A Japanese court awarded damages Wednesday to a woman in her 30s, who broke up with her same-sex partner because of infidelity, recognizing their common-law partnership despite same-sex marriage not being legal in the country.

The Mooka branch of the Utsunomiya District Court in Tochigi Prefecture ordered the former partner to pay 1.1 million yen ($10,170) to the plaintiff, who was seeking damages of 6.3 million yen.

According to the suit, the plaintiff and defendant moved in together in 2010. After acquiring a marriage certificate in the United States in 2014, the couple held a wedding ceremony in Japan the following year.


Soon afterward, the defendant revealed her desire to raise a child with the plaintiff and was artificially inseminated after finding a sperm donor on a social networking site.

However, the relationship between the couple broke down in January 2017 following the revelation that the defendant had an affair with the sperm donor.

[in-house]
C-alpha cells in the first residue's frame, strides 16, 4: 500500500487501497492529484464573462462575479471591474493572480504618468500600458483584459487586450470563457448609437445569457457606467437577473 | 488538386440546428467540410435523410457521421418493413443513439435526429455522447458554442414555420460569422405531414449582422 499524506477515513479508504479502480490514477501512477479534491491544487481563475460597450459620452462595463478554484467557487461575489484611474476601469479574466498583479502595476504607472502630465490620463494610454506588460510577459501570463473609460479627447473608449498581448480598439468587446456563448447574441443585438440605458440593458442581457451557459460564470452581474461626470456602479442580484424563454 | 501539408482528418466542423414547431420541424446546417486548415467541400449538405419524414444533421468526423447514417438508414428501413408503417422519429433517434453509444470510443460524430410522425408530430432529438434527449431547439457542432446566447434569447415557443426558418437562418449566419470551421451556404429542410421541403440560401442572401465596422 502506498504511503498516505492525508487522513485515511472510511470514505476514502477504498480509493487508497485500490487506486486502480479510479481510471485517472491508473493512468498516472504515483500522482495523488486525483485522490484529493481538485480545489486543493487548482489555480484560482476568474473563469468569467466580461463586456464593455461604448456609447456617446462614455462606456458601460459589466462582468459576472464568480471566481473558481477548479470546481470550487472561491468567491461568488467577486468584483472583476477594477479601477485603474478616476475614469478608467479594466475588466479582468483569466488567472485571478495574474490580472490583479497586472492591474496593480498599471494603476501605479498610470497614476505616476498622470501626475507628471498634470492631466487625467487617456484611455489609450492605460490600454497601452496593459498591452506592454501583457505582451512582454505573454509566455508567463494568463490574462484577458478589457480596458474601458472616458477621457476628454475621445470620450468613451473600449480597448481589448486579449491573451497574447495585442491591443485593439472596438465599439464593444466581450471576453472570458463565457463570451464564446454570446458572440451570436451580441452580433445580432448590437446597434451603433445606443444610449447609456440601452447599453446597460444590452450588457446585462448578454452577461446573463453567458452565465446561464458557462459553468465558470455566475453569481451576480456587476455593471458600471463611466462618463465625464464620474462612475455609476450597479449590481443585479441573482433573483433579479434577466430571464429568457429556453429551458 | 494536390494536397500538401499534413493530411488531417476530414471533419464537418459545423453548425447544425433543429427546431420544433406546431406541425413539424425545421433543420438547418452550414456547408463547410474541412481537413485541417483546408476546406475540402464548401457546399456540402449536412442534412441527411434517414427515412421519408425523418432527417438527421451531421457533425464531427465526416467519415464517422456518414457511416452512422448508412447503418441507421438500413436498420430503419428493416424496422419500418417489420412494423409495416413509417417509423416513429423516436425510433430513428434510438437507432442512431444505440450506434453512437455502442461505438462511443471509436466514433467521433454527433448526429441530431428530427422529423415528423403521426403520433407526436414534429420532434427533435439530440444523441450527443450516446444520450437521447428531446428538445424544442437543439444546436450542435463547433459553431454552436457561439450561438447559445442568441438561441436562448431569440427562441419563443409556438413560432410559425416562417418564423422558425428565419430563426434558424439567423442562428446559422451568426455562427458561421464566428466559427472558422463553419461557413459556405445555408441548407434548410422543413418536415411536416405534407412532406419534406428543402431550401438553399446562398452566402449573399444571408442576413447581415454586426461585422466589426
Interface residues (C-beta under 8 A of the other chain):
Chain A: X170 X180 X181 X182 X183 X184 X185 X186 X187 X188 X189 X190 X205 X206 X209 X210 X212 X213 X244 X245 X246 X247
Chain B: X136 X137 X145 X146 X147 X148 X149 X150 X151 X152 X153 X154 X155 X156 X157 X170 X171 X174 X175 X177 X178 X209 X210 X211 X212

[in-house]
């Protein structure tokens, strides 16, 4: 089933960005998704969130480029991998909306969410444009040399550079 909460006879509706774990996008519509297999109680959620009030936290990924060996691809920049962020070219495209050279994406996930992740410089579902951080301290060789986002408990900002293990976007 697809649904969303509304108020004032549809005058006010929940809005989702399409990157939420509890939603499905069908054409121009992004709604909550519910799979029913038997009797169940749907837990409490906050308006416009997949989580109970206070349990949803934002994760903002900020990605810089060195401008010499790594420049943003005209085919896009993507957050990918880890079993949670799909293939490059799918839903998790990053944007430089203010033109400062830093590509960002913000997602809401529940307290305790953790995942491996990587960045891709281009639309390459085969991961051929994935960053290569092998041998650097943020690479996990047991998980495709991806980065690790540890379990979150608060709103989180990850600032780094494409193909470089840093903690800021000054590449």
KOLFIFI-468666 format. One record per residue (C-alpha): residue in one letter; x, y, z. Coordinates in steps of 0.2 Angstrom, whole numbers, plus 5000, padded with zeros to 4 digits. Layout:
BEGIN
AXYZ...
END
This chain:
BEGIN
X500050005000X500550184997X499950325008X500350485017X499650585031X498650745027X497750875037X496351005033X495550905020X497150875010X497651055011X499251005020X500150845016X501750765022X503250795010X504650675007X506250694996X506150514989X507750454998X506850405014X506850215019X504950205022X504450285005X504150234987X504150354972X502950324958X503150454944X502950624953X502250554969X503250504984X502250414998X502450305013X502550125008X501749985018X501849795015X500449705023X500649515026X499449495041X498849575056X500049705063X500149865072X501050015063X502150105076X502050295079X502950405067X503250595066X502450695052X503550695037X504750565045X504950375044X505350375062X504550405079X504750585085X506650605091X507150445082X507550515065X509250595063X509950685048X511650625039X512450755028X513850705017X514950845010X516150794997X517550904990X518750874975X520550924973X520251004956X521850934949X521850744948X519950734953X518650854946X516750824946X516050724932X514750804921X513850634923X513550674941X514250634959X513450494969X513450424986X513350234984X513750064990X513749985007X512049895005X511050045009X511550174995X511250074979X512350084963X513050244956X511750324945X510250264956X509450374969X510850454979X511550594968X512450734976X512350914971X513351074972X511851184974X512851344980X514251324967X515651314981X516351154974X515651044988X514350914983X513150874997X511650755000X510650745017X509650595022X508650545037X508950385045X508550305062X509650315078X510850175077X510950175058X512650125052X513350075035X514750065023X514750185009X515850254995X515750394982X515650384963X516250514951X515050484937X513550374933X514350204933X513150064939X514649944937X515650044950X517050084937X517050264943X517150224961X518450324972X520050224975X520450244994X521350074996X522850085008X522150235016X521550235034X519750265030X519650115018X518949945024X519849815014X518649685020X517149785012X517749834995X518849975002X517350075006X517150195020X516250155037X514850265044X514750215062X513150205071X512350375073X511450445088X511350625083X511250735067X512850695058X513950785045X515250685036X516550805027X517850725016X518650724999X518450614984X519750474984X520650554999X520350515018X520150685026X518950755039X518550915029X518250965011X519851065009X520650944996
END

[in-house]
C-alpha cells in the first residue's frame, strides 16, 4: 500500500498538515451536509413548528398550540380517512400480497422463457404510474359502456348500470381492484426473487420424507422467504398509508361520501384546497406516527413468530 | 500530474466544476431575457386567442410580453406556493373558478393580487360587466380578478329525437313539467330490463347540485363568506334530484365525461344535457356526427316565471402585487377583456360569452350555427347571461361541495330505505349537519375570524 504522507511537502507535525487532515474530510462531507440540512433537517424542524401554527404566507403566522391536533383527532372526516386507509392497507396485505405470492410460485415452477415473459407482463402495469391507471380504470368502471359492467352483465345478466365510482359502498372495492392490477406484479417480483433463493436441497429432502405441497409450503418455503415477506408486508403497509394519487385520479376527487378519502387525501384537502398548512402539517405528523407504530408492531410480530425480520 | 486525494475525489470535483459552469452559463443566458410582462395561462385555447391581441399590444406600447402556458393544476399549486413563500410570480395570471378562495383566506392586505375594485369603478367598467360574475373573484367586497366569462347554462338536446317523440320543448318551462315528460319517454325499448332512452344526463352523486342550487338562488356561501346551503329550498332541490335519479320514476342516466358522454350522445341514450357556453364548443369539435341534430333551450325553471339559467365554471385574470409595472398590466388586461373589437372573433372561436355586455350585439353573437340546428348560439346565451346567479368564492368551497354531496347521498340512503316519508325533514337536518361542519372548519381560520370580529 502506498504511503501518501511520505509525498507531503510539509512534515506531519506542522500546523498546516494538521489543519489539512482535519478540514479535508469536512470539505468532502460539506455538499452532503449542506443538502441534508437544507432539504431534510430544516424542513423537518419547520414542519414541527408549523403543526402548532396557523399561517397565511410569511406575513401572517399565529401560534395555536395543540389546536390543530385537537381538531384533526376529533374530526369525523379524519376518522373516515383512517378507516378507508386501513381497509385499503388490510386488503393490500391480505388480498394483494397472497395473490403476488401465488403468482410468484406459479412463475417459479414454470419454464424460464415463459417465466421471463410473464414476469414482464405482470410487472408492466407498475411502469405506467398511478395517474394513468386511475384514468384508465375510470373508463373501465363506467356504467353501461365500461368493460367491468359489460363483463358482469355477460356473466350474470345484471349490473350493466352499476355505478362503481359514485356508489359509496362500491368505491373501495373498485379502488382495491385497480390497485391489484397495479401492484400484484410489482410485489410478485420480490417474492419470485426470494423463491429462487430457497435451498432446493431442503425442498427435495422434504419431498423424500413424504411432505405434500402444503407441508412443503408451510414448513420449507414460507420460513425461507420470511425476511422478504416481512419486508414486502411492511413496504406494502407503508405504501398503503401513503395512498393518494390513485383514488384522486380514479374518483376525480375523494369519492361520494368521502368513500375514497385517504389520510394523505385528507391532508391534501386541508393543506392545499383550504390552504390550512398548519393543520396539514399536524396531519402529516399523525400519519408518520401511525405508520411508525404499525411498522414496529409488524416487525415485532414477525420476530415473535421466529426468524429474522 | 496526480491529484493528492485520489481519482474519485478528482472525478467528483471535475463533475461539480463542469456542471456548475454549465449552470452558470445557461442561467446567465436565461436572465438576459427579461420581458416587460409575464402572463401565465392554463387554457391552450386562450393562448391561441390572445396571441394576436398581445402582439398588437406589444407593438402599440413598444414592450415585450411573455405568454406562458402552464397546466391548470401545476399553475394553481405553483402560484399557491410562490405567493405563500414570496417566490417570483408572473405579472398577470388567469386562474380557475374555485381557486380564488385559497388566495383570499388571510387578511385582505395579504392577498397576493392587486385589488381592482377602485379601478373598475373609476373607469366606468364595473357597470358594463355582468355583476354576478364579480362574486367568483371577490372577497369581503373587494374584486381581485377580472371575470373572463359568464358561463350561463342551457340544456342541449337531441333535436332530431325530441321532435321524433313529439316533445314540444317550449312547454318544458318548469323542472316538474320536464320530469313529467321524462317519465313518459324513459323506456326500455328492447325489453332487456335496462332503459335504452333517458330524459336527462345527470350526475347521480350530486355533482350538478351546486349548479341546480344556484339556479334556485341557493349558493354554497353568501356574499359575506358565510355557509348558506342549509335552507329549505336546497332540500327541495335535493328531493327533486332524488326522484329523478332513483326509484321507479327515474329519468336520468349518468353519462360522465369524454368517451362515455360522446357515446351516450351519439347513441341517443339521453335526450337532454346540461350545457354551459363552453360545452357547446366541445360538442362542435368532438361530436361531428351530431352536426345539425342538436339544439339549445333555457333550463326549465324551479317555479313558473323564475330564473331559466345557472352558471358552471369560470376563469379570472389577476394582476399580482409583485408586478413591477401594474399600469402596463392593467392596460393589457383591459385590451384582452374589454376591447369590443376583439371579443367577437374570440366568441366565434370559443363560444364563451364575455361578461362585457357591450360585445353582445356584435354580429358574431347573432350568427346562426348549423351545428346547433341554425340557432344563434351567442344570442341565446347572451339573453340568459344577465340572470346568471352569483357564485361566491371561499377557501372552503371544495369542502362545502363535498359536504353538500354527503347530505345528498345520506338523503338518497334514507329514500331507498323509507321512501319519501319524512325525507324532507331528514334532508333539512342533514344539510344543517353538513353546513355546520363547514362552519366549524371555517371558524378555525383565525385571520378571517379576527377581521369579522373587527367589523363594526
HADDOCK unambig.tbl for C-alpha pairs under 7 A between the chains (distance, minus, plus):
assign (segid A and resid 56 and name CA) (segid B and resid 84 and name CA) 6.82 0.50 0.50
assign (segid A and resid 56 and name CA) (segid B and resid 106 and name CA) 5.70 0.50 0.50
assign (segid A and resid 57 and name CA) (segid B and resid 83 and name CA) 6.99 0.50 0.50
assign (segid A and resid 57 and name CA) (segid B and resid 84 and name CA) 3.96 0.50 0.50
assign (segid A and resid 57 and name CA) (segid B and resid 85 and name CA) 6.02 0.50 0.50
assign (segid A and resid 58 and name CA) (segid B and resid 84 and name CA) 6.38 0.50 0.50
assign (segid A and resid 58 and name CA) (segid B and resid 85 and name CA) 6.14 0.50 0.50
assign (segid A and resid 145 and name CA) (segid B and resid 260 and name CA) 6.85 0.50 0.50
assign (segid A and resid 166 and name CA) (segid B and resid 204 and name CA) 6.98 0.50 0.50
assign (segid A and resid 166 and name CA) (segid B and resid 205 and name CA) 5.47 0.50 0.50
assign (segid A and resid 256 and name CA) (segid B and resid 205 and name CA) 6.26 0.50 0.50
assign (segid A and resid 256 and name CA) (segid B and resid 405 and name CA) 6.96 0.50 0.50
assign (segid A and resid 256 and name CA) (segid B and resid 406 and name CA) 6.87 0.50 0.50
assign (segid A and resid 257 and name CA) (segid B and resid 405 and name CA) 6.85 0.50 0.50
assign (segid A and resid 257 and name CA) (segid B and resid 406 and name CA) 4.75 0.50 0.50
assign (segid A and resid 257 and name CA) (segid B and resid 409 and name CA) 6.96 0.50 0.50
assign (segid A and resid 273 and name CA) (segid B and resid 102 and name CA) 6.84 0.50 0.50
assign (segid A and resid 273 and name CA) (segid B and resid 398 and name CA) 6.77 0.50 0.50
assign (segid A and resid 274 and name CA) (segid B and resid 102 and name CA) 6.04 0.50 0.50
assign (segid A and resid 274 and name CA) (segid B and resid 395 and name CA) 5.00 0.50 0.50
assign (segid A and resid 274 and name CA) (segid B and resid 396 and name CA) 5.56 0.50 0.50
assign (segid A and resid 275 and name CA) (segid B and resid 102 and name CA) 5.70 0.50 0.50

The defendant subsequently gave birth, while the sperm donor went on to have gender reassignment surgery, and is now recognized as a woman.

The plaintiff had earlier bought a house for the couple to raise the child in, and also paid for the defendant's artificial insemination.

The plaintiff argued same-sex partnerships should have the same legal protections that common-law marriages receive in Japan. Specifically, she said her relationship with the defendant deserved protection because the couple held a wedding ceremony and had been long-time domestic partners.

The defendant refuted the claim saying their relationship was not protected under Japanese law, which does not recognize same-sex marriages.

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